Are You an Artist?

This is “Winky”, the illustration I tried to copy from the Art Instruction School ad. (My actual drawing is long gone.)

One day I saw an ad in a magazine that said if I could draw “Winky”, the cartoon character in the ad, I might have the talent to be a professional artist. I didn’t know what a professional artist actually did, but the ad excited me, and I loved to draw and colour, so it sounded to me like something I should try. I grabbed a pencil and paper, and immediately set to work at the kitchen table.

After a half hour or so, I figured my drawing of “Winky” was good enough to call finished, and I showed it to Mum and Dad, thinking maybe they would like it. “Can we send it in to the company?” I asked. To my delight, Mum and Dad were very enthusiastic about my chances, and so we filled out the small form in the ad and mailed it and the drawing to the Art Instruction School. I was sure my drawing was good enough to get me some kind of prize or maybe free drawing lessons. I didn’t really understand that this was just a promotion to sell art correspondence courses. I thought it was some kind of contest.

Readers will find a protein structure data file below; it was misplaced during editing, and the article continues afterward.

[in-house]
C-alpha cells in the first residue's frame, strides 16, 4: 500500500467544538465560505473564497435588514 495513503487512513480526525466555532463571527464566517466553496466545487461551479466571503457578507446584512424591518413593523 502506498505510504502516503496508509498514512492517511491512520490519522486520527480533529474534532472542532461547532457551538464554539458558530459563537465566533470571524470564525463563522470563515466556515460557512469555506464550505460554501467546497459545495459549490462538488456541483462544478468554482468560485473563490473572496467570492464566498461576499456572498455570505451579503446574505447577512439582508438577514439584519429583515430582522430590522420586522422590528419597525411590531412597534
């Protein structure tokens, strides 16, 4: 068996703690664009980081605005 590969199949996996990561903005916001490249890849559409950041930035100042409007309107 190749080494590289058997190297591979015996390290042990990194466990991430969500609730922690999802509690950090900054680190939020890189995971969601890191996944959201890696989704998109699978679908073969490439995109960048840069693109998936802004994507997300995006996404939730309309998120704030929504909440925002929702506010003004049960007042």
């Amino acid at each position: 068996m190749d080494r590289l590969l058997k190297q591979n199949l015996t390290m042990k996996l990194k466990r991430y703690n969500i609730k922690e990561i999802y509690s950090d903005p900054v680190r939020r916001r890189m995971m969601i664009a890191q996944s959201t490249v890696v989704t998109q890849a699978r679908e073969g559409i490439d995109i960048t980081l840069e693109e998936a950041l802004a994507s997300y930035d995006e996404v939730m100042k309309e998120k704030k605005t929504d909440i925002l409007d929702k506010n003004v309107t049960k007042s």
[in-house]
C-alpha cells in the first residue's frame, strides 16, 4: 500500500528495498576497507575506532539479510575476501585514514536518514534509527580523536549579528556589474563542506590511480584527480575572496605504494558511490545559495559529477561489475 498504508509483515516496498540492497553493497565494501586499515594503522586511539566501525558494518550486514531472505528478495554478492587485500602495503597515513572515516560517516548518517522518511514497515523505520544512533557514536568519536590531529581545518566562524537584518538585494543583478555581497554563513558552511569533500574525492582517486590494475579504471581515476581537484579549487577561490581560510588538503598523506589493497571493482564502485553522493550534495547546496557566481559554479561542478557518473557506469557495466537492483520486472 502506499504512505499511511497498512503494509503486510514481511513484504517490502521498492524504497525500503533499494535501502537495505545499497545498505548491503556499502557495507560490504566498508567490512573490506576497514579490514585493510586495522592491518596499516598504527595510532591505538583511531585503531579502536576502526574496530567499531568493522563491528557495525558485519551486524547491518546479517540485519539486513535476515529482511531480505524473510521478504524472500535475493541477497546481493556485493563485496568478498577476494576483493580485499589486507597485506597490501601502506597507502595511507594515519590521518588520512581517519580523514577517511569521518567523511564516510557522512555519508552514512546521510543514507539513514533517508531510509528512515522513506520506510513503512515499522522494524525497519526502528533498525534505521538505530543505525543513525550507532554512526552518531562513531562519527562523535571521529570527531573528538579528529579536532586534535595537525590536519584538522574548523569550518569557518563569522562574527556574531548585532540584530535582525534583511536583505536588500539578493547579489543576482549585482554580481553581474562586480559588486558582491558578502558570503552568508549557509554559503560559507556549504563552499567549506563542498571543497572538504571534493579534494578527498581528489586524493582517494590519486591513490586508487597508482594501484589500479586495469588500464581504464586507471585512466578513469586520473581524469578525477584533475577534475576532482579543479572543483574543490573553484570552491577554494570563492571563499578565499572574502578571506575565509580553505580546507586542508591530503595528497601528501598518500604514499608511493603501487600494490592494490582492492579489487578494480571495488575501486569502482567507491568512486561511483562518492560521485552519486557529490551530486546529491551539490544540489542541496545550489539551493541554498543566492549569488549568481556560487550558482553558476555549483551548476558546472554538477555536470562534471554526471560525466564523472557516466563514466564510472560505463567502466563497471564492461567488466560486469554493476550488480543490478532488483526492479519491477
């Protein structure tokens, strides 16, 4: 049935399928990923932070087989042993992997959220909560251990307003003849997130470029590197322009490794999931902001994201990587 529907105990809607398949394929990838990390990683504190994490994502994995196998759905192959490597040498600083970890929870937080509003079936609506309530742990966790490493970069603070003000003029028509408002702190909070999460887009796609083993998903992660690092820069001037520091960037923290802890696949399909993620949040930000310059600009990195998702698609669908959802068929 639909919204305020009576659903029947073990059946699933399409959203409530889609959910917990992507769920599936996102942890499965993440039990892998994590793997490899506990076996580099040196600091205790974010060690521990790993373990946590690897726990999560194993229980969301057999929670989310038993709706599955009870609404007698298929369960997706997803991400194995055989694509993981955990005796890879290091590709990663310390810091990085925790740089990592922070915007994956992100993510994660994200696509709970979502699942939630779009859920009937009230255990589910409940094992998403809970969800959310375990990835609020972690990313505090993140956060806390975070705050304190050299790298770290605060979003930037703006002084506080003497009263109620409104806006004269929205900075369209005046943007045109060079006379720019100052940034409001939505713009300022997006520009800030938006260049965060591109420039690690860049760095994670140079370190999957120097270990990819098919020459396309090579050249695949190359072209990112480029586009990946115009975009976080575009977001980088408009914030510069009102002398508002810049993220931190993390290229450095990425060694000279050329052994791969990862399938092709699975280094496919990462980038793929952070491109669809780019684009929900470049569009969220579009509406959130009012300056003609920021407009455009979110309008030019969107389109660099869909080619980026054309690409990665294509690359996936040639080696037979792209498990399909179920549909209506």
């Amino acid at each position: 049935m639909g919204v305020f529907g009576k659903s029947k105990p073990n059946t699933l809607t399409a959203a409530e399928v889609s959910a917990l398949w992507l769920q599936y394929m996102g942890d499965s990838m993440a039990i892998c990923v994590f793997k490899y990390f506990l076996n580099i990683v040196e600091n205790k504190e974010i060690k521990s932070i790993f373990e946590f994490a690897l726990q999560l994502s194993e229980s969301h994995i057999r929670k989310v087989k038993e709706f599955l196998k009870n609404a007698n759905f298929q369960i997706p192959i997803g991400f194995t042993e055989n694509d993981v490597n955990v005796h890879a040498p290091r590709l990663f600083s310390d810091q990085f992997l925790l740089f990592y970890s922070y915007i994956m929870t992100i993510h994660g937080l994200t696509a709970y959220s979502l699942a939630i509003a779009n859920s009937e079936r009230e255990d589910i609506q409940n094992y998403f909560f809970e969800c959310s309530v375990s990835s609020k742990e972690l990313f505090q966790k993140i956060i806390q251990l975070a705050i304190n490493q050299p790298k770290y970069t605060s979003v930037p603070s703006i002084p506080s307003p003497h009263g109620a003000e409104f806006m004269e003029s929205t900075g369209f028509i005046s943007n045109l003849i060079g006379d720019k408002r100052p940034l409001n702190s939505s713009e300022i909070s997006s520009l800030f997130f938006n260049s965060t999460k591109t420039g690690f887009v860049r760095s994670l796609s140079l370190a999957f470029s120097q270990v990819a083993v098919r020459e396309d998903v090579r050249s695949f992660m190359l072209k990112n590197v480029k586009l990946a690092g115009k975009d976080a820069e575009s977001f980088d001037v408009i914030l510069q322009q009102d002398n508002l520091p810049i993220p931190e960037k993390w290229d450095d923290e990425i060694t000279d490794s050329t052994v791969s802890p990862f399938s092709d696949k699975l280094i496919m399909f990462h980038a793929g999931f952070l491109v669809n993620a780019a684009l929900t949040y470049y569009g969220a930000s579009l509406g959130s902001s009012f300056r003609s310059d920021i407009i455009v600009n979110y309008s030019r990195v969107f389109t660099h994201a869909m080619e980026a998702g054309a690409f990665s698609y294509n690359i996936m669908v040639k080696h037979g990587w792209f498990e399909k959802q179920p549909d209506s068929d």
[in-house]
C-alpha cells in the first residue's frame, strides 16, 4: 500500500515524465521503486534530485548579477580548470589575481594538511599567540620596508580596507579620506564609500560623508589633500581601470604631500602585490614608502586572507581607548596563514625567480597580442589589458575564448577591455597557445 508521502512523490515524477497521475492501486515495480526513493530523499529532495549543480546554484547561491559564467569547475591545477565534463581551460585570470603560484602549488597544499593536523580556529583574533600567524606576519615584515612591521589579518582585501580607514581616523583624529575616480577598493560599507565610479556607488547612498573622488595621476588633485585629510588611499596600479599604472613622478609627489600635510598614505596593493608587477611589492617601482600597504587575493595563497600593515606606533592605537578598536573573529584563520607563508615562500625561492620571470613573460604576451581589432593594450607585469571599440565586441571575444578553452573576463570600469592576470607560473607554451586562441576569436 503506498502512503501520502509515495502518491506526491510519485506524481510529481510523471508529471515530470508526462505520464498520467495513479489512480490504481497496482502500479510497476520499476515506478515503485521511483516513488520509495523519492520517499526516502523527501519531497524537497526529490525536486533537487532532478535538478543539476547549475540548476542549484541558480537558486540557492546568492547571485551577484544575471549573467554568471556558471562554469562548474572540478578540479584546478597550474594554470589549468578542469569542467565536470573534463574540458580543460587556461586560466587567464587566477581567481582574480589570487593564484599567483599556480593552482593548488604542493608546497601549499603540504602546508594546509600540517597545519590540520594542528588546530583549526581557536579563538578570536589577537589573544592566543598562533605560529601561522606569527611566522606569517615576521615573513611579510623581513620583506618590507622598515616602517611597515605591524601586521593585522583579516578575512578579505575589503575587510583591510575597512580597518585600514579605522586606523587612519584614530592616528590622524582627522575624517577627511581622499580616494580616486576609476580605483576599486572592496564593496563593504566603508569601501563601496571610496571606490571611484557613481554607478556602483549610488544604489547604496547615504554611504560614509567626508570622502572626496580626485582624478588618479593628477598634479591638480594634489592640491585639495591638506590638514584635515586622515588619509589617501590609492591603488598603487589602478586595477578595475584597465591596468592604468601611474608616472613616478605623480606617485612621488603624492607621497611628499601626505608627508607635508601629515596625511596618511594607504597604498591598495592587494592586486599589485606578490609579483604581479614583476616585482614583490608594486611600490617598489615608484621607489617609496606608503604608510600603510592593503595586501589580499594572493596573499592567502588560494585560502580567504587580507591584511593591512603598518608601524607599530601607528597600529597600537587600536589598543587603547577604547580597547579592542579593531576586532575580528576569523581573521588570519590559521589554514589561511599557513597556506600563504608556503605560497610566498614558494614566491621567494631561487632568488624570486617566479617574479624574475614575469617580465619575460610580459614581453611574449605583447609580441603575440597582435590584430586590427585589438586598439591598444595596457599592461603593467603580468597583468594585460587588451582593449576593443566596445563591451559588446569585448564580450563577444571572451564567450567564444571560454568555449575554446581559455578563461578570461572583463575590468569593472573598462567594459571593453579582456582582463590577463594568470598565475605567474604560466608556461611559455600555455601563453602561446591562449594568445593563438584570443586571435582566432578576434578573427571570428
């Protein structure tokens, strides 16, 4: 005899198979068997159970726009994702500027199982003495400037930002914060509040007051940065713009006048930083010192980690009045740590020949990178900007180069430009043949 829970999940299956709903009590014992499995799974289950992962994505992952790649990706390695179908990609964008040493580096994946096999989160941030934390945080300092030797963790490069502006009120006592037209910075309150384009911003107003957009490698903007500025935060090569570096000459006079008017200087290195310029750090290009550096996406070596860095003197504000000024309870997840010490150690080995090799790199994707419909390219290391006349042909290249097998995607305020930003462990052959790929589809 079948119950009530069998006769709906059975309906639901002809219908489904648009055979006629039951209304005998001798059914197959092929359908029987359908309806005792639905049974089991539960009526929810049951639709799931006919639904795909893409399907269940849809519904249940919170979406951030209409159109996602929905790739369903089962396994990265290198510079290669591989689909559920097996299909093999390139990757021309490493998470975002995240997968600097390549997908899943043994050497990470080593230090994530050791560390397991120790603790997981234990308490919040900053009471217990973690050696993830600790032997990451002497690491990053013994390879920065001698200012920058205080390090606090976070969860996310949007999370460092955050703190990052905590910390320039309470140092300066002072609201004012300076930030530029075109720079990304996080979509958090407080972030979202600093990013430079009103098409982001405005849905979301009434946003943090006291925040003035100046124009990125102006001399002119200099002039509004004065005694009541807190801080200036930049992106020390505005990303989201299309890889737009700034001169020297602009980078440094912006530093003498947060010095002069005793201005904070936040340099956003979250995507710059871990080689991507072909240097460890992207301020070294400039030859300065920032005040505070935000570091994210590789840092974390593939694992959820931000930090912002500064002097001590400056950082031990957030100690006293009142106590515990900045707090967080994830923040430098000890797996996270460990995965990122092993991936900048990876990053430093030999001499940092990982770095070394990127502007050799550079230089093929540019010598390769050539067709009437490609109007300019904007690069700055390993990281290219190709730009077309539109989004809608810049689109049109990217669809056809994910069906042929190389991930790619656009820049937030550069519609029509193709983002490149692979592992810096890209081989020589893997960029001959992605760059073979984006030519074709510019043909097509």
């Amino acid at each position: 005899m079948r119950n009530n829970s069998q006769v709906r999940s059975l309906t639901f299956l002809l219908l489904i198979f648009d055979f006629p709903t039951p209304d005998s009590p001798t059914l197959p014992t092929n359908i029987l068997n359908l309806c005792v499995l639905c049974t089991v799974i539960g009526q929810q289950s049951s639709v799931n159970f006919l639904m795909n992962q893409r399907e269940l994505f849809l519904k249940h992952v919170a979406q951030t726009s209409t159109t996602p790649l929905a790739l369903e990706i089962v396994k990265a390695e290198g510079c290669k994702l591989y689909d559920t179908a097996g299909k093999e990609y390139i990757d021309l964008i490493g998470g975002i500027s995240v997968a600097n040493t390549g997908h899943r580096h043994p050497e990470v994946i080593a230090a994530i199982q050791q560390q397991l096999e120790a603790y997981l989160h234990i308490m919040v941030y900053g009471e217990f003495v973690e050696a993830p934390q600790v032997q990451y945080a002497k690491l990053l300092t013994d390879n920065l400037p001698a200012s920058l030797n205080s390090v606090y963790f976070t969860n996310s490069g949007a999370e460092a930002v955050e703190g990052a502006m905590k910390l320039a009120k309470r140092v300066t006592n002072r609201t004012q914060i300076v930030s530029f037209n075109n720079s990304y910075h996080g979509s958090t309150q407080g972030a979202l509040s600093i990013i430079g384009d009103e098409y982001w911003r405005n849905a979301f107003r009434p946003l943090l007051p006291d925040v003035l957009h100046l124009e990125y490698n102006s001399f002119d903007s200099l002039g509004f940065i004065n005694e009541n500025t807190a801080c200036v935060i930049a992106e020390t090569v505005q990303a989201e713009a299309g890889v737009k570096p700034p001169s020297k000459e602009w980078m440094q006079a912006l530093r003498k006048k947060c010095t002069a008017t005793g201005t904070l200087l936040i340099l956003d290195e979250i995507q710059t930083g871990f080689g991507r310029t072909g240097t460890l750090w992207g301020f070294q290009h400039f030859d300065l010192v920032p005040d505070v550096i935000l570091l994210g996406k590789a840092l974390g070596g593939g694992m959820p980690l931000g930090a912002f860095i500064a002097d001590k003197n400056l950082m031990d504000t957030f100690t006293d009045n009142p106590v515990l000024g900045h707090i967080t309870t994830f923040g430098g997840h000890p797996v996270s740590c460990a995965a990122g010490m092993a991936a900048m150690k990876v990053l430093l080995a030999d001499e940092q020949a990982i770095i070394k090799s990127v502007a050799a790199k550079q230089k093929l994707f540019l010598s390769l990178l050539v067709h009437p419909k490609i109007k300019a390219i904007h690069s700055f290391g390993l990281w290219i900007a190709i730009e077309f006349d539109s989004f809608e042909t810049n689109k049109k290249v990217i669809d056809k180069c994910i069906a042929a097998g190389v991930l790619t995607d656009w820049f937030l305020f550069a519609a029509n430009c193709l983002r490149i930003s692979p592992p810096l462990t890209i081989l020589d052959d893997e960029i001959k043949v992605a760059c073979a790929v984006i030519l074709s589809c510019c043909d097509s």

After what seemed like an eternity, we finally got a letter back from the Art Instruction School. Mum and Dad called me and Kim into the kitchen and excitedly opened the letter. It said that my drawing was an excellent effort for a child my age. “Huh?” I thought. “Unfortunately,” it continued, “the minimum age to be accepted is twelve”. Since I was only eight, I was not eligible, but the letter encouraged me to re-apply when I was a little older.

I felt disappointment at being rejected because of my age, which I couldn’t do anything about. Yet in my mind, there was still a vague feeling of accomplishment. My age was the *only* reason that my drawing was rejected. That meant that my drawing itself was still good. Mum and Dad still seemed very proud of me and that made me feel pretty happy about the whole Winky experience.


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The memoir and family history of E. John Love